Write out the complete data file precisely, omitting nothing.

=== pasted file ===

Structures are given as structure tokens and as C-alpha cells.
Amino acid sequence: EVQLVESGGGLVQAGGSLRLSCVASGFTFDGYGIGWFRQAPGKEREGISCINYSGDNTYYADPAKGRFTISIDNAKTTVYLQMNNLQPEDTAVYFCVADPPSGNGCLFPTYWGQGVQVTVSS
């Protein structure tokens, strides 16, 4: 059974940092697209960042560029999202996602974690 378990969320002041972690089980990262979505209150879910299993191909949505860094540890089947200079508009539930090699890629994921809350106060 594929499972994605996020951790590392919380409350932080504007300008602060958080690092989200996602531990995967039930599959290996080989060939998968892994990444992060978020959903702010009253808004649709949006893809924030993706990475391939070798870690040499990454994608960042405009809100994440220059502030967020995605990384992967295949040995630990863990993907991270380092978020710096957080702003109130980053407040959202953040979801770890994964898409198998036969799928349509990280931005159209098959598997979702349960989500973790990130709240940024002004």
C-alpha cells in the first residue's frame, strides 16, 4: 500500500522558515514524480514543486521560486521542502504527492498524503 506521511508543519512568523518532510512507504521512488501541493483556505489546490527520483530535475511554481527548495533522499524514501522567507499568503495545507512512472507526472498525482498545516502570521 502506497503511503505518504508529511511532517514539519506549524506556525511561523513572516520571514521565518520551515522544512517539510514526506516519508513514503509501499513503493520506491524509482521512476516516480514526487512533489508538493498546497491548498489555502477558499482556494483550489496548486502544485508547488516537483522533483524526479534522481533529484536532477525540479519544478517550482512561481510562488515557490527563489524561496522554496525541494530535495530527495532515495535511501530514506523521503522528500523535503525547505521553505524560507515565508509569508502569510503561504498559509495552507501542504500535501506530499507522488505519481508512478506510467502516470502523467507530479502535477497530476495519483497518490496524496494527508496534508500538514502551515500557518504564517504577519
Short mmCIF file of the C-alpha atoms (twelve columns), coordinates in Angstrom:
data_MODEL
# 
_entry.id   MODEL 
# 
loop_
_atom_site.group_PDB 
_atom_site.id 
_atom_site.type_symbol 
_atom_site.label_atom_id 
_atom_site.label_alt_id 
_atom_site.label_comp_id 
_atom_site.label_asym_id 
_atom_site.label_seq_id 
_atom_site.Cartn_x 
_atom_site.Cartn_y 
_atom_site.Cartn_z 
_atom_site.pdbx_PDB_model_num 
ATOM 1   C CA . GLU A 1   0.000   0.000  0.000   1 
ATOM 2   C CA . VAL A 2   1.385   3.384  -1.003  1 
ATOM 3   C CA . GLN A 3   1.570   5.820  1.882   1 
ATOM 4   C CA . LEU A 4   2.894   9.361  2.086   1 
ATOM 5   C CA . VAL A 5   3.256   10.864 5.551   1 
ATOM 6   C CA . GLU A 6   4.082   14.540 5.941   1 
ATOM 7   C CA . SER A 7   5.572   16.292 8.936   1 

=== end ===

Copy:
Structures are given as structure tokens and as C-alpha cells.
Amino acid sequence: EVQLVESGGGLVQAGGSLRLSCVASGFTFDGYGIGWFRQAPGKEREGISCINYSGDNTYYADPAKGRFTISIDNAKTTVYLQMNNLQPEDTAVYFCVADPPSGNGCLFPTYWGQGVQVTVSS
């Protein structure tokens, strides 16, 4: 059974940092697209960042560029999202996602974690 378990969320002041972690089980990262979505209150879910299993191909949505860094540890089947200079508009539930090699890629994921809350106060 594929499972994605996020951790590392919380409350932080504007300008602060958080690092989200996602531990995967039930599959290996080989060939998968892994990444992060978020959903702010009253808004649709949006893809924030993706990475391939070798870690040499990454994608960042405009809100994440220059502030967020995605990384992967295949040995630990863990993907991270380092978020710096957080702003109130980053407040959202953040979801770890994964898409198998036969799928349509990280931005159209098959598997979702349960989500973790990130709240940024002004």
C-alpha cells in the first residue's frame, strides 16, 4: 500500500522558515514524480514543486521560486521542502504527492498524503 506521511508543519512568523518532510512507504521512488501541493483556505489546490527520483530535475511554481527548495533522499524514501522567507499568503495545507512512472507526472498525482498545516502570521 502506497503511503505518504508529511511532517514539519506549524506556525511561523513572516520571514521565518520551515522544512517539510514526506516519508513514503509501499513503493520506491524509482521512476516516480514526487512533489508538493498546497491548498489555502477558499482556494483550489496548486502544485508547488516537483522533483524526479534522481533529484536532477525540479519544478517550482512561481510562488515557490527563489524561496522554496525541494530535495530527495532515495535511501530514506523521503522528500523535503525547505521553505524560507515565508509569508502569510503561504498559509495552507501542504500535501506530499507522488505519481508512478506510467502516470502523467507530479502535477497530476495519483497518490496524496494527508496534508500538514502551515500557518504564517504577519
Short mmCIF file of the C-alpha atoms (twelve columns), coordinates in Angstrom:
data_MODEL
# 
_entry.id   MODEL 
# 
loop_
_atom_site.group_PDB 
_atom_site.id 
_atom_site.type_symbol 
_atom_site.label_atom_id 
_atom_site.label_alt_id 
_atom_site.label_comp_id 
_atom_site.label_asym_id 
_atom_site.label_seq_id 
_atom_site.Cartn_x 
_atom_site.Cartn_y 
_atom_site.Cartn_z 
_atom_site.pdbx_PDB_model_num 
ATOM 1   C CA . GLU A 1   0.000   0.000  0.000   1 
ATOM 2   C CA . VAL A 2   1.385   3.384  -1.003  1 
ATOM 3   C CA . GLN A 3   1.570   5.820  1.882   1 
ATOM 4   C CA . LEU A 4   2.894   9.361  2.086   1 
ATOM 5   C CA . VAL A 5   3.256   10.864 5.551   1 
ATOM 6   C CA . GLU A 6   4.082   14.540 5.941   1 
ATOM 7   C CA . SER A 7   5.572   16.292 8.936   1 